Respiratory load compensation II. Role of the cerebellum

F. Xu, R. F. Taylor, L. Y. Lee, D. T. Frazier

Research output: Contribution to journalArticlepeer-review

15 Scopus citations


Effects of inspiratory tracheal occlusion (TO) on respiratory duration (inspiratory and expiratory duration), ventilation, and the peak integrated diaphragm electromyographic (fEMGdi) response were tested in 16 anesthetized cats before and after decerebellation with and without vagal input. The same protocols were repeated in the decerebrate preparation. Decerebellation did not significantly affect the baseline or the loaded values [tracheal occlusion (TO)] for respiratory duration, tidal volume, or magnitude of the fEMGdi response. Vagal blockade eliminated the load-compensating responses in the intact and the decerebrate preparation. However, vagal blockade in concert with decerebellation resulted in a significant (P < 0.05) reversible inhibition of the peak fEMGdi response during inspiratory TO. This suggests that removal of vagal and cerebellar influences during loaded breathing unmasked inhibitory inputs to the respiratory pattern generator. With vagus intact, decerebellation before or after decerebration abolished the attenuation of the peak fEMGdi response to TO observed with decerebration alone. We conclude that the cerebellum does play a role in determining the pattern of the respiratory response to TO. This influence may be direct and/or indirect via interaction with information emanating from suprapontine, vagal, and nonvagal sources.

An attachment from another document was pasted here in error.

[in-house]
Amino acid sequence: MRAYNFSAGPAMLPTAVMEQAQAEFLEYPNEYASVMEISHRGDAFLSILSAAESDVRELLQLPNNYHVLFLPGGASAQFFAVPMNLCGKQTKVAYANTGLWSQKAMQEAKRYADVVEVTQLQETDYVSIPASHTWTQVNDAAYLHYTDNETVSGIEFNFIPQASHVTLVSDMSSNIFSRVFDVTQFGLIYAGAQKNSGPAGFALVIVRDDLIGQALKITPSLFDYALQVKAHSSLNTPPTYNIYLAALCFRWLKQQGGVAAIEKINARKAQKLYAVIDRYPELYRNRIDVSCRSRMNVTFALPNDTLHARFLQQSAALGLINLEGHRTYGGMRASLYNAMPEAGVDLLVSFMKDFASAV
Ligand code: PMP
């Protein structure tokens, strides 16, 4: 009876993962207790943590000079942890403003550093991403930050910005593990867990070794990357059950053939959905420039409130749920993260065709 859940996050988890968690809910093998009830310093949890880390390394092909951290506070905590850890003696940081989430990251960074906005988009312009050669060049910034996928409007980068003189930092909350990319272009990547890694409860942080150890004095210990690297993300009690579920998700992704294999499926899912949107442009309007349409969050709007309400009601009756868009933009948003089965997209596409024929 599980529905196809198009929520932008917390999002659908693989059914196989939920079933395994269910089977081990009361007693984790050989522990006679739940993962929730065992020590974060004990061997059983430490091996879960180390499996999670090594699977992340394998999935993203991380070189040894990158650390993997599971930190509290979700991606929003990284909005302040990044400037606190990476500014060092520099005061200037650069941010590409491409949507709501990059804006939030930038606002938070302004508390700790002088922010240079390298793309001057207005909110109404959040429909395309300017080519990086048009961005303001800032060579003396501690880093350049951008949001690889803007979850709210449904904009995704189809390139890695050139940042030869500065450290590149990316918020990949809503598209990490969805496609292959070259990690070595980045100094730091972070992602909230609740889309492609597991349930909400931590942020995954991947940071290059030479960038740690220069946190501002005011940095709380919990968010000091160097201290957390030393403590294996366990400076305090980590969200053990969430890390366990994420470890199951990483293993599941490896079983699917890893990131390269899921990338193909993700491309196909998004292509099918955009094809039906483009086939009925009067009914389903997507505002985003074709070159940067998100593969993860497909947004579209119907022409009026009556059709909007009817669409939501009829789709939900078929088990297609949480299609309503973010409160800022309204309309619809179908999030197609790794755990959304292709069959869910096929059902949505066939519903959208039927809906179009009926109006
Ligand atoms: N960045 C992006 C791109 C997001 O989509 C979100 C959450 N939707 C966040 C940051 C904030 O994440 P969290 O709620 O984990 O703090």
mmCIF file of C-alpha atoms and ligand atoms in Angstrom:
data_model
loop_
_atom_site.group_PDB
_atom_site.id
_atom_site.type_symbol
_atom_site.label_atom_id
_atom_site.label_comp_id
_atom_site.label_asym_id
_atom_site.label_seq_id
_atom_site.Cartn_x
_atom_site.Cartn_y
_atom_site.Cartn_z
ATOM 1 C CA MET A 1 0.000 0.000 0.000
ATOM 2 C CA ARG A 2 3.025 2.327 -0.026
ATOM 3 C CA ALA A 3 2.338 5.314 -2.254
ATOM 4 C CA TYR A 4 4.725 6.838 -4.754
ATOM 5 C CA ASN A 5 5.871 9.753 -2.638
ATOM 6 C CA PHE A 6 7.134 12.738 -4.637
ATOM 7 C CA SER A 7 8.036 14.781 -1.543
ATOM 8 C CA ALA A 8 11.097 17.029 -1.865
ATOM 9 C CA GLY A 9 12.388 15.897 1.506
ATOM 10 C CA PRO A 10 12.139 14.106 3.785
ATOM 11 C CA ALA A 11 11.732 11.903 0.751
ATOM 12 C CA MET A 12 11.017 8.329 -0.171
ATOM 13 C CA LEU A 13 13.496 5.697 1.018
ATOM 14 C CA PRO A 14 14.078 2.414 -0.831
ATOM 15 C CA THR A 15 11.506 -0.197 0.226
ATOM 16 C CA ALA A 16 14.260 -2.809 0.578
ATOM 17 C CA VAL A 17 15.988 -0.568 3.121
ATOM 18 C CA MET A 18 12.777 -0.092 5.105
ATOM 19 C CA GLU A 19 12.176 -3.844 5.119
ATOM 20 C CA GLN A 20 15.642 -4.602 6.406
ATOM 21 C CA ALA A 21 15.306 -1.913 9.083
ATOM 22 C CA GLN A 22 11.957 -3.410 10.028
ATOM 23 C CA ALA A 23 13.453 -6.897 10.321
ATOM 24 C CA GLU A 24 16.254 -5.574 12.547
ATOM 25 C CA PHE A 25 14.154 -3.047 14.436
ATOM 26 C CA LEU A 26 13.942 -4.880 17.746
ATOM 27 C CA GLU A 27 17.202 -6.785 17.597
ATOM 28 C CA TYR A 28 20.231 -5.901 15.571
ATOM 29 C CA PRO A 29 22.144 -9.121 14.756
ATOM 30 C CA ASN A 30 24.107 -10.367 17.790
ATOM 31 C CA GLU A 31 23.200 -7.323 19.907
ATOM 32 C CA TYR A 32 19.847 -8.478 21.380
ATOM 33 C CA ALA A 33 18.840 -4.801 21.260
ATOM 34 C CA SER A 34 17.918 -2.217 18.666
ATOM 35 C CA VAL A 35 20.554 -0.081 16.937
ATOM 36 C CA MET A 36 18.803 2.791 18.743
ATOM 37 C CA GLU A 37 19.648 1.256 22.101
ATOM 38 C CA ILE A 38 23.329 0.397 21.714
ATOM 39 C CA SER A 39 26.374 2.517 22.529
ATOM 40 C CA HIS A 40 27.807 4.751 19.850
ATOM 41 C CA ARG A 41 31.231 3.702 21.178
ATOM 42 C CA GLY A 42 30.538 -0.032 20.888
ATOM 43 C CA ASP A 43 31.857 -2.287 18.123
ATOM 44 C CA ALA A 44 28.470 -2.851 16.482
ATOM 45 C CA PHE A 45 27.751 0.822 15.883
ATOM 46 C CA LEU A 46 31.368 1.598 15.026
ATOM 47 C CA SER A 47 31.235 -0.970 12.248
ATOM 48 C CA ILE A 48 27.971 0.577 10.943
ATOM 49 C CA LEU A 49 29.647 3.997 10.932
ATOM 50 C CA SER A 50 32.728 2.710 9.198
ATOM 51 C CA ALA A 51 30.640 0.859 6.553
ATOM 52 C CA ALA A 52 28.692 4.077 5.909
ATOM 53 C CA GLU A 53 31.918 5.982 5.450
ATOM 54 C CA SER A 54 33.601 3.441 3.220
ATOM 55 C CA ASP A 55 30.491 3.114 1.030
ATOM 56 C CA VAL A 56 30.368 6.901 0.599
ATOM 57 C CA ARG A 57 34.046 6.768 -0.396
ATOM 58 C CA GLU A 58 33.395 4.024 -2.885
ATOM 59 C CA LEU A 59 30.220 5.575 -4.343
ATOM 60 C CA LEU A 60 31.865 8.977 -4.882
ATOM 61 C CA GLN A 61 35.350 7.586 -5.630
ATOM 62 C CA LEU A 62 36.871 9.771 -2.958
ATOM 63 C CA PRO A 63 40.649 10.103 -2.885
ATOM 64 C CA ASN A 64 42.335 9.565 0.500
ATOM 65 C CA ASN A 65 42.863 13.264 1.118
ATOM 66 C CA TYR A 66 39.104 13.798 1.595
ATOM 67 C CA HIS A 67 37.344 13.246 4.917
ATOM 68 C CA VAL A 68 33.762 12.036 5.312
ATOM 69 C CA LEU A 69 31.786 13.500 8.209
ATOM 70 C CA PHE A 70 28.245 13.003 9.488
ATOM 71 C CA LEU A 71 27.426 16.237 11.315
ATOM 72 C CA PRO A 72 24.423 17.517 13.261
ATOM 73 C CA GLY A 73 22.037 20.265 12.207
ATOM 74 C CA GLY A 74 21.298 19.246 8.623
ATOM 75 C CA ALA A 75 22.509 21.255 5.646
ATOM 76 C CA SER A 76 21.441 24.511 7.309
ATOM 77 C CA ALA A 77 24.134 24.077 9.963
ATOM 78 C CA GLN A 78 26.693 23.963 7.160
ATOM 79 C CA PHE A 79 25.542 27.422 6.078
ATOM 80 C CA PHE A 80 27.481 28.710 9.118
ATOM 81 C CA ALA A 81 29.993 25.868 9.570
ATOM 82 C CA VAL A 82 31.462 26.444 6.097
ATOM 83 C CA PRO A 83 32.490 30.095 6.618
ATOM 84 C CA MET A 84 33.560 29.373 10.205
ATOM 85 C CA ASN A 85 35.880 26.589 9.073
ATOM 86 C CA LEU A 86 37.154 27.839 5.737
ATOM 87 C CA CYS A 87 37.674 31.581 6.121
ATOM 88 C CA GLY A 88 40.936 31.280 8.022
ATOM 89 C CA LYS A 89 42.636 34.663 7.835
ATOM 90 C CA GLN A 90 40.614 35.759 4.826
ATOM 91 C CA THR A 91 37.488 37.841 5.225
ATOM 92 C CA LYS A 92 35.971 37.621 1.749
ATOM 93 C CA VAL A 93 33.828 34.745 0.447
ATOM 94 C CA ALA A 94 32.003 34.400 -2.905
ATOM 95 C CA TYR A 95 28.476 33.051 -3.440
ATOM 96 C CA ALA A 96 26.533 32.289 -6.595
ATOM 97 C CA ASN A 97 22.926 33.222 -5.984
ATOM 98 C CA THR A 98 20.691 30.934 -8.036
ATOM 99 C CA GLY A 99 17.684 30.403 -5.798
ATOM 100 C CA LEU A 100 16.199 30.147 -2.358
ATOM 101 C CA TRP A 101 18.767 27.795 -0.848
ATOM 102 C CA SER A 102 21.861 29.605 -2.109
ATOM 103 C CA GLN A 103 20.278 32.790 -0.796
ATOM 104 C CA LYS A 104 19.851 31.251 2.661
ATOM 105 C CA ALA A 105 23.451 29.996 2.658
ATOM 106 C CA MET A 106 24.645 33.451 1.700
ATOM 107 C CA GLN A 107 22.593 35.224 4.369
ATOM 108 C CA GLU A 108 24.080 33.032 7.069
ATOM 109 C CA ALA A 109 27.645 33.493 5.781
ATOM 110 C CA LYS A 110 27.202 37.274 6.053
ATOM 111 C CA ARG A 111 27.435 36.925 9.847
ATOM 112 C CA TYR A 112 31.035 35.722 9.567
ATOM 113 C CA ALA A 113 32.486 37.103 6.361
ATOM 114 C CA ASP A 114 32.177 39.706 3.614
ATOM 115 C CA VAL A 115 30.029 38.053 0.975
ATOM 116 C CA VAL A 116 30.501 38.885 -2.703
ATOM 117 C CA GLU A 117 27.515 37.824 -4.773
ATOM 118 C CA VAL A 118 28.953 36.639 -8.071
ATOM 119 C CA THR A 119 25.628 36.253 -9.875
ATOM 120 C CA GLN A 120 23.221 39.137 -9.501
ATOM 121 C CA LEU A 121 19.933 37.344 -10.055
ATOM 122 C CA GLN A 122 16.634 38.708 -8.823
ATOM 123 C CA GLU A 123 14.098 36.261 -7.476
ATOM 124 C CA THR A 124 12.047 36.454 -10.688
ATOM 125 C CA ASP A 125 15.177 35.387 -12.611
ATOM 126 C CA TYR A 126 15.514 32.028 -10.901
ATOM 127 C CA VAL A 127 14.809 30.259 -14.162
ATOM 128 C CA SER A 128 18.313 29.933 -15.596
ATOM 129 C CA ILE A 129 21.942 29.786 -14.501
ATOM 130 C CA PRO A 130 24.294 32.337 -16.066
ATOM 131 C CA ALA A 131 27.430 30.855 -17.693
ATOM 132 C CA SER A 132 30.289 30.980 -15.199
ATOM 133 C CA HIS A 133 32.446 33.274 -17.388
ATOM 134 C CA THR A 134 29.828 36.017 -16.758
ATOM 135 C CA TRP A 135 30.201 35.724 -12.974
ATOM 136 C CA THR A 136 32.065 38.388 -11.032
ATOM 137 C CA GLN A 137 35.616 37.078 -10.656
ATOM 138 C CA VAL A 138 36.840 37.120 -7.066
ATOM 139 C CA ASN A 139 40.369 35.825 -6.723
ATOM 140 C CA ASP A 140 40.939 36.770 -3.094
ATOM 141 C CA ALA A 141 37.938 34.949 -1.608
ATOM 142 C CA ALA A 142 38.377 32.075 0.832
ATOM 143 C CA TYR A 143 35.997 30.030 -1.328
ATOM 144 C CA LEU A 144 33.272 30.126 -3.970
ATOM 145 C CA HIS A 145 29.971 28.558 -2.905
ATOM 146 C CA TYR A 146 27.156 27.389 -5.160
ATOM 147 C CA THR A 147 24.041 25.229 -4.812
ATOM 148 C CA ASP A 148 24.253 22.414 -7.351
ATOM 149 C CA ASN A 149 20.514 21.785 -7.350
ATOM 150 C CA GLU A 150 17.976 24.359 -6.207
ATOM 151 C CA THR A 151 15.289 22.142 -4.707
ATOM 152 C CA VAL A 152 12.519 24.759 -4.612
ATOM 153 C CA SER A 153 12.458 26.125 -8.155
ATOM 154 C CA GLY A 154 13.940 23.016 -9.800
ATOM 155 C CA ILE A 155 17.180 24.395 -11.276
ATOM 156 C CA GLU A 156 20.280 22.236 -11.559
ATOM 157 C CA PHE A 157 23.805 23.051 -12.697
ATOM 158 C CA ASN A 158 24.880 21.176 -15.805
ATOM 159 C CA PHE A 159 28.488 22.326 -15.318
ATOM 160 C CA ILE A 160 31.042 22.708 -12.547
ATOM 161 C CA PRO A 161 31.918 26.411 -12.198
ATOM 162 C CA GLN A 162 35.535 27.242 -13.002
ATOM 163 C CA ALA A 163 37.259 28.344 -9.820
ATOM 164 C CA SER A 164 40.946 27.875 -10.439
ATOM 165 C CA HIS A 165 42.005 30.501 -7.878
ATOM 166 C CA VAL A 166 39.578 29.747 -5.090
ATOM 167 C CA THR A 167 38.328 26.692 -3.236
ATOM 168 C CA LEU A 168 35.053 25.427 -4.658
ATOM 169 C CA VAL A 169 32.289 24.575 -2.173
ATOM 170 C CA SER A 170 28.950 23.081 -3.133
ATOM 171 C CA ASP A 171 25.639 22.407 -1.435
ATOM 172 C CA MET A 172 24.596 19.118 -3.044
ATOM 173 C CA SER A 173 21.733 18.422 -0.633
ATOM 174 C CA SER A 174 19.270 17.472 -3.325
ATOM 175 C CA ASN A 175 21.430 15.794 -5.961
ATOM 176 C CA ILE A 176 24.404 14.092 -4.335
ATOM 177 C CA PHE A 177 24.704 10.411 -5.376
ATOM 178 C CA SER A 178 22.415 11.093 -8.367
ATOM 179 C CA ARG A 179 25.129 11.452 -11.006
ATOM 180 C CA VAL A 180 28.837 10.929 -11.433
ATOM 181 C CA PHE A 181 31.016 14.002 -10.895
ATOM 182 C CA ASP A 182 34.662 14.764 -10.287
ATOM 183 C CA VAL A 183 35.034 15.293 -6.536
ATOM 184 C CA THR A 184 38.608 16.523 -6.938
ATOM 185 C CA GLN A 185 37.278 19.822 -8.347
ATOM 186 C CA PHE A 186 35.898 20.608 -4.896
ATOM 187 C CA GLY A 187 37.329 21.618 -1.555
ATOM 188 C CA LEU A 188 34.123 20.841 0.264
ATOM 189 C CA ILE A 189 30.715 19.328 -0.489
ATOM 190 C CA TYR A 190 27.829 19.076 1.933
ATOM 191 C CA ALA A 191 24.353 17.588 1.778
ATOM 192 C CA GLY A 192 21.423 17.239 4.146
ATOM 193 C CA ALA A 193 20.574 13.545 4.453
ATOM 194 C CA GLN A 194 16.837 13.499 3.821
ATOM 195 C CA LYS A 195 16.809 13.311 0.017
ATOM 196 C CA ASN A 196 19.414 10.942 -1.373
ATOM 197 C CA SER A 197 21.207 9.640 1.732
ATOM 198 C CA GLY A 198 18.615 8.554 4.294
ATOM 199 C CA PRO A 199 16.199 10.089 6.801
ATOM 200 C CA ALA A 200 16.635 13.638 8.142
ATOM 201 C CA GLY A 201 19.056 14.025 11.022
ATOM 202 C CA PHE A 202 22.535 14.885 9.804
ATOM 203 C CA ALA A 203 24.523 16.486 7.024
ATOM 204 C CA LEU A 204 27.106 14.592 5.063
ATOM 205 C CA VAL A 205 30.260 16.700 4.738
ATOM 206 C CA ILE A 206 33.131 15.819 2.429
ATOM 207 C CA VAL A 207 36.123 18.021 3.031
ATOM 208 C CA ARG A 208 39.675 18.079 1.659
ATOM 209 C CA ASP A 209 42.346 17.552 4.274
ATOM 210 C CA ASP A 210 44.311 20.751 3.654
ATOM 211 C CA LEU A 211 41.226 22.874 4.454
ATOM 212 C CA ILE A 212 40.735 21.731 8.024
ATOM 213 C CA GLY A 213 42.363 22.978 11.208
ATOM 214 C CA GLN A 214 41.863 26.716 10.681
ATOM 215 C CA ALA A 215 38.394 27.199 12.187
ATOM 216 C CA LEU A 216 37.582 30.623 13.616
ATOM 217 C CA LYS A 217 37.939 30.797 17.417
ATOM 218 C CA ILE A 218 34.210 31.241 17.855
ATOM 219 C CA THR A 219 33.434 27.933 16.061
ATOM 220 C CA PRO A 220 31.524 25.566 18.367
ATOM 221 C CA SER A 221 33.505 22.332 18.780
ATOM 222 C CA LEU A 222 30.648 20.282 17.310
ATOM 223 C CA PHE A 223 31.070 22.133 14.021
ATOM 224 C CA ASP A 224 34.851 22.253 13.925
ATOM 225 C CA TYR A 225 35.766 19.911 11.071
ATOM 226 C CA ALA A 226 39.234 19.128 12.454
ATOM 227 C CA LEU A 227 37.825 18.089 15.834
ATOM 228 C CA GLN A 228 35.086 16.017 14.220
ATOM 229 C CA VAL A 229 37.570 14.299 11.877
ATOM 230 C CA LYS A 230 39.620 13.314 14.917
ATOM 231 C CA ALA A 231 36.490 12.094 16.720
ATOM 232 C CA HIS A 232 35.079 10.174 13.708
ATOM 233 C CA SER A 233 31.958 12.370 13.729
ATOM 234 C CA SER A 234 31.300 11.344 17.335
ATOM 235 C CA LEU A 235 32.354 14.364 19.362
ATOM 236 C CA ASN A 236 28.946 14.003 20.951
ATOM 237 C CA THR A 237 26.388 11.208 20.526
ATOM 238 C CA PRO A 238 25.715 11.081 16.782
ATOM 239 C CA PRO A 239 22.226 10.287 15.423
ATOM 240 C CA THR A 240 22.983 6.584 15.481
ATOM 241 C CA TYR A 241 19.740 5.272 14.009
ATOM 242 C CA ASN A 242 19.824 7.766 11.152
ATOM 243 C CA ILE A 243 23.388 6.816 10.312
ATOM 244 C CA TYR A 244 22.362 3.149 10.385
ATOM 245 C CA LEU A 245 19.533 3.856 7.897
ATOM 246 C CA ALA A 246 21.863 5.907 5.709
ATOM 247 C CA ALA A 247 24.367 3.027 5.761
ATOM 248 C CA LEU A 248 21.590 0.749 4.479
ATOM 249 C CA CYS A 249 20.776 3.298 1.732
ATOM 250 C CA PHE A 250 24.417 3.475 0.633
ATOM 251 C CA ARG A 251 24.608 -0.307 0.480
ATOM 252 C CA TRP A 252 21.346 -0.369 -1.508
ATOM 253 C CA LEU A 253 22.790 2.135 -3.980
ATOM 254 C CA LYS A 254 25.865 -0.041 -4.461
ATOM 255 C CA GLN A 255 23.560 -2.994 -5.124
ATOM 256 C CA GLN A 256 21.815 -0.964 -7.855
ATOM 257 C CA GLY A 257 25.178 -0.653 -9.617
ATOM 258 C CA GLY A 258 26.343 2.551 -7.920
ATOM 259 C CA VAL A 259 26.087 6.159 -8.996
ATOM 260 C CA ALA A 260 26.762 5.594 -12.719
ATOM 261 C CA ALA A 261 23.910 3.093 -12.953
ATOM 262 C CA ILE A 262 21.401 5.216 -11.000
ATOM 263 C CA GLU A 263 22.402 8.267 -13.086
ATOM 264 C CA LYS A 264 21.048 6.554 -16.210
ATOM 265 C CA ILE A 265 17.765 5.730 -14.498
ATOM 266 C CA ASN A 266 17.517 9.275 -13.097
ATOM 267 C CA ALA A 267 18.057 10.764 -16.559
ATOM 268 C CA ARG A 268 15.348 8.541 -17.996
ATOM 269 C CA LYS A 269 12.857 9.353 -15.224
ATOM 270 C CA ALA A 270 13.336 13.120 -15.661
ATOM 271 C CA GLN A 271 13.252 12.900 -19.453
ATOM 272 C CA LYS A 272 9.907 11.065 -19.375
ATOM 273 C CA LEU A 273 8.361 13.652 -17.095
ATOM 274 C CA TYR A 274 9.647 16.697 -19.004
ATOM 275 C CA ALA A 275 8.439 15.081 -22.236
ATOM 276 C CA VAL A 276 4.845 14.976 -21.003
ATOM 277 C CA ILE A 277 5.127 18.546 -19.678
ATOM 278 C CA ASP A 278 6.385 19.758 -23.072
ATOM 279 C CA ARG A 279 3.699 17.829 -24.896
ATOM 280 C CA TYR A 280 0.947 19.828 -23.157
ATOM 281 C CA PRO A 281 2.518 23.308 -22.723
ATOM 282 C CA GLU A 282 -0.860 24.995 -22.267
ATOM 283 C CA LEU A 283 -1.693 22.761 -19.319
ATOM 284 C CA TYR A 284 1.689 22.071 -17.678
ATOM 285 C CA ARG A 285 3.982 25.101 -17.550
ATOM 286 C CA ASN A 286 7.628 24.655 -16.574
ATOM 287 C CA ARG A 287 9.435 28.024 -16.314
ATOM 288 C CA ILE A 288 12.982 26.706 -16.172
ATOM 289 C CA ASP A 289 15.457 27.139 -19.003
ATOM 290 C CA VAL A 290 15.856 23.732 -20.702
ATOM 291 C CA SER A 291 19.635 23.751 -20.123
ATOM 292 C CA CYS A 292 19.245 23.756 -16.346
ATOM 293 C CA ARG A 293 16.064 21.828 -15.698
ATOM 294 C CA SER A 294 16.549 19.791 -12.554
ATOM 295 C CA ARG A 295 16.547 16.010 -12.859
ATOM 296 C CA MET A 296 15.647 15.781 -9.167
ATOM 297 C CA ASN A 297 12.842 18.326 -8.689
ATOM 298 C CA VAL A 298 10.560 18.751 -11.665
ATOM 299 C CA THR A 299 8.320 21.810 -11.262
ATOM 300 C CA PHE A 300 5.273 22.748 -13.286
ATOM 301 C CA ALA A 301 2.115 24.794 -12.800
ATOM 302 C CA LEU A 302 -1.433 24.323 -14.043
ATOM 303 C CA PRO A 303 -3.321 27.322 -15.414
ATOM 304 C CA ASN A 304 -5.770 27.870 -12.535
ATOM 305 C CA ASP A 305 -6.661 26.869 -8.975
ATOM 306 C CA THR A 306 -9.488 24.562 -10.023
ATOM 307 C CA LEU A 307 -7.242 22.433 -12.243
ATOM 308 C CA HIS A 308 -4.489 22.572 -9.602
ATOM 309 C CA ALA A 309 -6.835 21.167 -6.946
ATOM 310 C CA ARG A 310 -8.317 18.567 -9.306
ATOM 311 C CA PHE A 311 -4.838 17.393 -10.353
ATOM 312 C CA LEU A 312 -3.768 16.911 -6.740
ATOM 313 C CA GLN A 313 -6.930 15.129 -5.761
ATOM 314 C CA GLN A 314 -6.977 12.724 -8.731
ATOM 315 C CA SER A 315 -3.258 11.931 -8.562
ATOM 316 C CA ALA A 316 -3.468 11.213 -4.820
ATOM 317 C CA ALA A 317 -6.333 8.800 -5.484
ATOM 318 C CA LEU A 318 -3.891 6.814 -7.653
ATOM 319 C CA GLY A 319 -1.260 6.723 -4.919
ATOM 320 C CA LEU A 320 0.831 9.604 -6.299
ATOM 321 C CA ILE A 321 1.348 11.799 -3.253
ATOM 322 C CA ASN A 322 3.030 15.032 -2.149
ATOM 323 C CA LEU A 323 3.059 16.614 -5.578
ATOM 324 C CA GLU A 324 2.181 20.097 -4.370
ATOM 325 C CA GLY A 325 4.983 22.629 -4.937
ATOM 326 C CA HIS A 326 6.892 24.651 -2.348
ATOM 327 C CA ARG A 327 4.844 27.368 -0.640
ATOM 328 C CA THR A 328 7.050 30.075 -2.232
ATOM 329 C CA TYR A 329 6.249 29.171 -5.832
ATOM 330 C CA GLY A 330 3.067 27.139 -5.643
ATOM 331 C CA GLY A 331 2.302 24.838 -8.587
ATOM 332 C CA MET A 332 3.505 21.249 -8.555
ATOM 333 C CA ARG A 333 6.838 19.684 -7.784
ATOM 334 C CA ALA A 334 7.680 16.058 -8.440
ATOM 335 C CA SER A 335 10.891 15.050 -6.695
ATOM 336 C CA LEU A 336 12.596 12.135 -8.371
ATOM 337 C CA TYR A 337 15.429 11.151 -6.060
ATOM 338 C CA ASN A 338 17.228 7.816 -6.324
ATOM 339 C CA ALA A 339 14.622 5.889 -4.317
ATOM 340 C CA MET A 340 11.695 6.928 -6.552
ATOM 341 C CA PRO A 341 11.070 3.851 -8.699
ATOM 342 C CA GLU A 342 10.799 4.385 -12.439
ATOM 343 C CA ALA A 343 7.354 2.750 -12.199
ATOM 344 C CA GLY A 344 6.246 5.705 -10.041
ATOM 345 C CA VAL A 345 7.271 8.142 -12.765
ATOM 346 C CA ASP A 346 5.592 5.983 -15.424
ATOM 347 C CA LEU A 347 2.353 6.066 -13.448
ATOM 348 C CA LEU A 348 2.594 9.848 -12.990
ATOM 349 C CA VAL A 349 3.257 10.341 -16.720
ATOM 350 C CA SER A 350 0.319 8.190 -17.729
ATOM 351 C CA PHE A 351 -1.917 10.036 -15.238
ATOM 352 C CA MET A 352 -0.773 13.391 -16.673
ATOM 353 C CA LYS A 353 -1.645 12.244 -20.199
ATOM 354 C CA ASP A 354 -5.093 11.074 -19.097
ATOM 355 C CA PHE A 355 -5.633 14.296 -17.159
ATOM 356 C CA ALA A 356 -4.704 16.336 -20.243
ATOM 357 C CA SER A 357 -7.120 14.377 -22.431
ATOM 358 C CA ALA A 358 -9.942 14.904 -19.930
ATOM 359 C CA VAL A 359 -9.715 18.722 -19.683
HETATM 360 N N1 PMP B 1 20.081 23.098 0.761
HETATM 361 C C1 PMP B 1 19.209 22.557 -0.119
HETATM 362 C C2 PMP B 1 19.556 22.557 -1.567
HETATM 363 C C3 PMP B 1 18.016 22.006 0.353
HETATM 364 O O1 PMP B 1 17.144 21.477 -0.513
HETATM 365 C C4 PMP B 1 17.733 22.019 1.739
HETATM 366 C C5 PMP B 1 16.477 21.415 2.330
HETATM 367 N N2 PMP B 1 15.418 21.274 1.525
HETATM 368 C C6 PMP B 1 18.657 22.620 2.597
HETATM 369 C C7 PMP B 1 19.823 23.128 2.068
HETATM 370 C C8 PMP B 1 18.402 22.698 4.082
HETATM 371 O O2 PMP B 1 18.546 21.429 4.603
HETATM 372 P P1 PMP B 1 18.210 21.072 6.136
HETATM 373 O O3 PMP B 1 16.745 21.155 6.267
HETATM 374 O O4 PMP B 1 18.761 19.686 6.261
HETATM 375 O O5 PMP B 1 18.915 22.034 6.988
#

Original languageEnglish
Pages (from-to)675-681
Number of pages7
JournalJournal of Applied Physiology
Issue number2
StatePublished - 1993


  • cerebrum
  • diaphragm
  • electromyogram
  • intercostal muscles
  • nonvagal afferents
  • vagus

ASJC Scopus subject areas

  • General Medicine


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